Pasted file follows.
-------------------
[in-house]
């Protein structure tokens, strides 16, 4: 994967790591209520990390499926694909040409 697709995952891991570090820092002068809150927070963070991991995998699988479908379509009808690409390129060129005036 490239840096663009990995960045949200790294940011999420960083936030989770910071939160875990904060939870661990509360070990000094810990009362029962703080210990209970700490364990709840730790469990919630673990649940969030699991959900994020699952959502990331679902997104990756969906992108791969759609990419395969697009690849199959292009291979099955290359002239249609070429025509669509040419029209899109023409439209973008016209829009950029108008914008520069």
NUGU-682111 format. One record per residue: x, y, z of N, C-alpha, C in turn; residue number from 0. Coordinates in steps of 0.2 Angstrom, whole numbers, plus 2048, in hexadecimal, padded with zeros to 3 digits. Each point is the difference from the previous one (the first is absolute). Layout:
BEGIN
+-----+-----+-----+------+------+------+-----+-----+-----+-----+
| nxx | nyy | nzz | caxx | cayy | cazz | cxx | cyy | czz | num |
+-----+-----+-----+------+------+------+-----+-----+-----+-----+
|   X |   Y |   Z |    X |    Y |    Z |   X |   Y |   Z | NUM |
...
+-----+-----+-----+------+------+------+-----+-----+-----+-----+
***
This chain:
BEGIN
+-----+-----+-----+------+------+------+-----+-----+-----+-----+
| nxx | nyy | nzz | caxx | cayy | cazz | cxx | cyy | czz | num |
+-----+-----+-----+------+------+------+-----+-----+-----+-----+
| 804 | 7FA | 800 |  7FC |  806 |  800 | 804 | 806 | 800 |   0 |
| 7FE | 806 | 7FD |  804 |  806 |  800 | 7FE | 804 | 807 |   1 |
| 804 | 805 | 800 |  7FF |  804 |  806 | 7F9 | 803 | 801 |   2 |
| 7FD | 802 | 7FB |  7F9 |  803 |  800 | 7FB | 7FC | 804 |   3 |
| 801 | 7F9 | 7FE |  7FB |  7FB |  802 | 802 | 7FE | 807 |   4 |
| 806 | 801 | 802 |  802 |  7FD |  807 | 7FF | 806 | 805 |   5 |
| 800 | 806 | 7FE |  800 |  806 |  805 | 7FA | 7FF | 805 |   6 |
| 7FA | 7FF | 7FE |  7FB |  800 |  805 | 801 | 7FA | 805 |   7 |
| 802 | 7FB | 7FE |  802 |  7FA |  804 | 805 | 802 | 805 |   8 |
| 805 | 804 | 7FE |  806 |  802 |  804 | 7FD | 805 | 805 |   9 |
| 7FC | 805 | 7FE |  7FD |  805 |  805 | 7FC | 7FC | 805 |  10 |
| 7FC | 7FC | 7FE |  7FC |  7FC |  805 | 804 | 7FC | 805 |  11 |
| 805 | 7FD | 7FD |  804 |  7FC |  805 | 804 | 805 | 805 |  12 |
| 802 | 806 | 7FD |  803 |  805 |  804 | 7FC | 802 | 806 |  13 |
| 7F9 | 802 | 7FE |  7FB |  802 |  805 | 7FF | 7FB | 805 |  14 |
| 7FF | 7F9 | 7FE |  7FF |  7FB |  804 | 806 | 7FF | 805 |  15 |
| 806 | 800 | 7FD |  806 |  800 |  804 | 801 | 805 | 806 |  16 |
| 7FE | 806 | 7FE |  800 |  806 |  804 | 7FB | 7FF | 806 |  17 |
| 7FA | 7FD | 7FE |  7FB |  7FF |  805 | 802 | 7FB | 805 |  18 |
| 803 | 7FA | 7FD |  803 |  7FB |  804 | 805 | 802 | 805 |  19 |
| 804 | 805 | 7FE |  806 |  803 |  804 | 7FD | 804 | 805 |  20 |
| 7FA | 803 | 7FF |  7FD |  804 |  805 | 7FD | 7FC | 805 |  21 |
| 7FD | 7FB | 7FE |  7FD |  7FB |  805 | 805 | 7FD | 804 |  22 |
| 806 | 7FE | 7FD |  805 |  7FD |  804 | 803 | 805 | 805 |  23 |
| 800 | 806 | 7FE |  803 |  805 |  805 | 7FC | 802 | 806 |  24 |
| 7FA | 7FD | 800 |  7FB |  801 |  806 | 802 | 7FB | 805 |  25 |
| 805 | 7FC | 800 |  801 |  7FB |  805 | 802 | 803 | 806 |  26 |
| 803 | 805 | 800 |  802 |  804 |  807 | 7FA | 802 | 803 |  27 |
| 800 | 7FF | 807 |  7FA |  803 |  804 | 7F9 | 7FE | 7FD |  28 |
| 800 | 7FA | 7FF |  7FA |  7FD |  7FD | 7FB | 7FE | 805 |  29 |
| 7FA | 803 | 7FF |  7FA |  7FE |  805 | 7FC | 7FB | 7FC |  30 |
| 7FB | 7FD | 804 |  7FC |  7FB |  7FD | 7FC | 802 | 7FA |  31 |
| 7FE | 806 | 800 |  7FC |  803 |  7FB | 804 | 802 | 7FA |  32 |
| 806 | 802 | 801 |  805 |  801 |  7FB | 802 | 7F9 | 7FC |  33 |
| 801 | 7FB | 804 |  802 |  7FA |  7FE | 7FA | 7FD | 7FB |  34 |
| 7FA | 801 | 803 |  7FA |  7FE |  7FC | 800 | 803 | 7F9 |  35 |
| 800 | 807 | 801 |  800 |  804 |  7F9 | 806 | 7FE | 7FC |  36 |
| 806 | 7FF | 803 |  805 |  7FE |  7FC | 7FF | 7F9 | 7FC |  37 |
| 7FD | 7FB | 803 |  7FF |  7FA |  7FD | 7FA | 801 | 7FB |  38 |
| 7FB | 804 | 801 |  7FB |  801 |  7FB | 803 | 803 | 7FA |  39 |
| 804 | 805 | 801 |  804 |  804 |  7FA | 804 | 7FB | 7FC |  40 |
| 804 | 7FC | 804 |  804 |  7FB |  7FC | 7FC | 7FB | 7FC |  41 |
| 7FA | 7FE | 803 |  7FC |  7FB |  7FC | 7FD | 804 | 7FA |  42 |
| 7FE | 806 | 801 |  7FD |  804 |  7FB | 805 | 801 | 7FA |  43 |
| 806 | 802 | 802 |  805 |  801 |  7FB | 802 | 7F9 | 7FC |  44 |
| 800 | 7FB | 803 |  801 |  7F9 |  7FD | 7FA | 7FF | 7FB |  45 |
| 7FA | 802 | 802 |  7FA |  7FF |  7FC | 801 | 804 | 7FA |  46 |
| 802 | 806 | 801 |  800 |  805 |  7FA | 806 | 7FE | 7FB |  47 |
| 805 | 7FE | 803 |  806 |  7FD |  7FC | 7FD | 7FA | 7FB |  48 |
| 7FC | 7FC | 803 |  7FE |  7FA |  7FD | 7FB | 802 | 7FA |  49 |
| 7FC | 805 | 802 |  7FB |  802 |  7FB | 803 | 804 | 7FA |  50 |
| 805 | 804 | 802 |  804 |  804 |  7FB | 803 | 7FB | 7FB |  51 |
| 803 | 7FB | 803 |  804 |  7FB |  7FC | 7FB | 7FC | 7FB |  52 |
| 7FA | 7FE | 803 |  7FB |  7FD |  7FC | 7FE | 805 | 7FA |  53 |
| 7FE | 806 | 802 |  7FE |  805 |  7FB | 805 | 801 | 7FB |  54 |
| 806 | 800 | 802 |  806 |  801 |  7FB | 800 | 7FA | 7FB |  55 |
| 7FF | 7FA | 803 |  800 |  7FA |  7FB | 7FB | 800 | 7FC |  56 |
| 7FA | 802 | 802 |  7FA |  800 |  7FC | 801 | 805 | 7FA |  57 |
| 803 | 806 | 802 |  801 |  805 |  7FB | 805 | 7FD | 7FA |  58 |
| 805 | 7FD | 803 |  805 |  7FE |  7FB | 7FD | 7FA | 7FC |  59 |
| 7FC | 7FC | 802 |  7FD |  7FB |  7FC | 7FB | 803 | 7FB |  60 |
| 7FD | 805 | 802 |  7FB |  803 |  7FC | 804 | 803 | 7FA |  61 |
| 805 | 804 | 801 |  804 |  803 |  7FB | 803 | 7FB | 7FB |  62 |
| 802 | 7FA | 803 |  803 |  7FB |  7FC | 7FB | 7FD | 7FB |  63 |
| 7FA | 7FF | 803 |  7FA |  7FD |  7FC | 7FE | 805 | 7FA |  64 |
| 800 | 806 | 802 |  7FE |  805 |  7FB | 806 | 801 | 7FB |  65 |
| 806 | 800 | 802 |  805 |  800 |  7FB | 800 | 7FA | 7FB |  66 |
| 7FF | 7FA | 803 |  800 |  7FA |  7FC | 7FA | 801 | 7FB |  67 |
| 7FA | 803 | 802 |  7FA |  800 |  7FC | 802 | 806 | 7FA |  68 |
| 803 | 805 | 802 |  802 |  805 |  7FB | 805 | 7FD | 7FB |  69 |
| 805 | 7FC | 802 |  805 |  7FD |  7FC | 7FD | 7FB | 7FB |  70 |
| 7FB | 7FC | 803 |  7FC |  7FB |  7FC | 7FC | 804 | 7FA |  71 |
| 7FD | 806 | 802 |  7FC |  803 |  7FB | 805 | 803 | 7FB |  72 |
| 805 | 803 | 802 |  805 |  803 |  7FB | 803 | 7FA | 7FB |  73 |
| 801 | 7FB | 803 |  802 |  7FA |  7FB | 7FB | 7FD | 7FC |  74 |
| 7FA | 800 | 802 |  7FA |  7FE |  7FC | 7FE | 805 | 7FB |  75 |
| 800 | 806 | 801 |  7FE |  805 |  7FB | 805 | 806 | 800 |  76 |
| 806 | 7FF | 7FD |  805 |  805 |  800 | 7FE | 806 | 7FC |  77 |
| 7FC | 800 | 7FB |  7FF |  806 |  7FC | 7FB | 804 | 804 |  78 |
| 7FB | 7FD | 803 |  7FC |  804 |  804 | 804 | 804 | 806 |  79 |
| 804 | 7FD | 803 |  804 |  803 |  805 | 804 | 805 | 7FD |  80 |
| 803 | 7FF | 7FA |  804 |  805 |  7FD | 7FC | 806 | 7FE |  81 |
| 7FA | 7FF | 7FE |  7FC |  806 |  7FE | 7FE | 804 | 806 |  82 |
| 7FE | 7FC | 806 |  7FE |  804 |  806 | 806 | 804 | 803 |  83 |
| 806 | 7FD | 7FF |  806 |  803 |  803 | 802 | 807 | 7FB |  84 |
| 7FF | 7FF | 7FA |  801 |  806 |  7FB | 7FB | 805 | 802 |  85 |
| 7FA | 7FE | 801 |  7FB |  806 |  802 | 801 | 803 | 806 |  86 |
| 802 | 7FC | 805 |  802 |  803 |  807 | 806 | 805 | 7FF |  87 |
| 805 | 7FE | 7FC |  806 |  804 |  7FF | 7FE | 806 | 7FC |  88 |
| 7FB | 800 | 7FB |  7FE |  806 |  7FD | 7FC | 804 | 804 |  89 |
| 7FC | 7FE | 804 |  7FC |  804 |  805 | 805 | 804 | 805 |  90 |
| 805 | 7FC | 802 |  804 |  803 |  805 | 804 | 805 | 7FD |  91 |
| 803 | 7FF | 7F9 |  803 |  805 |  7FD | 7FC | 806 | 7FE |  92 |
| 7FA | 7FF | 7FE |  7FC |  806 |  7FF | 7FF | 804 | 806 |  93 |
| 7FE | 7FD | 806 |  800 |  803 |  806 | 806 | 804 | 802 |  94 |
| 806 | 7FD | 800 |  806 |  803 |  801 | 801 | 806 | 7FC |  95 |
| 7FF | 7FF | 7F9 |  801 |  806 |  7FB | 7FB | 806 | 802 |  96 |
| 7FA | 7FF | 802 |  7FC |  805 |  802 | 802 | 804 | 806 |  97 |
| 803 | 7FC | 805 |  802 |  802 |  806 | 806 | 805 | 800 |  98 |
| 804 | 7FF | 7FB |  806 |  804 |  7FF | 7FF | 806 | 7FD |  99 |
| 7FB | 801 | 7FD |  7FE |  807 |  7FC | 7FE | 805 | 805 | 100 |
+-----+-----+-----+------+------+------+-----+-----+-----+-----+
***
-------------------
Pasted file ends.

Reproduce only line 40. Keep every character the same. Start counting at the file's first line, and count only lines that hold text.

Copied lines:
| 806 | 7FE | 7FD |  805 |  7FD |  804 | 803 | 805 | 805 |  23 |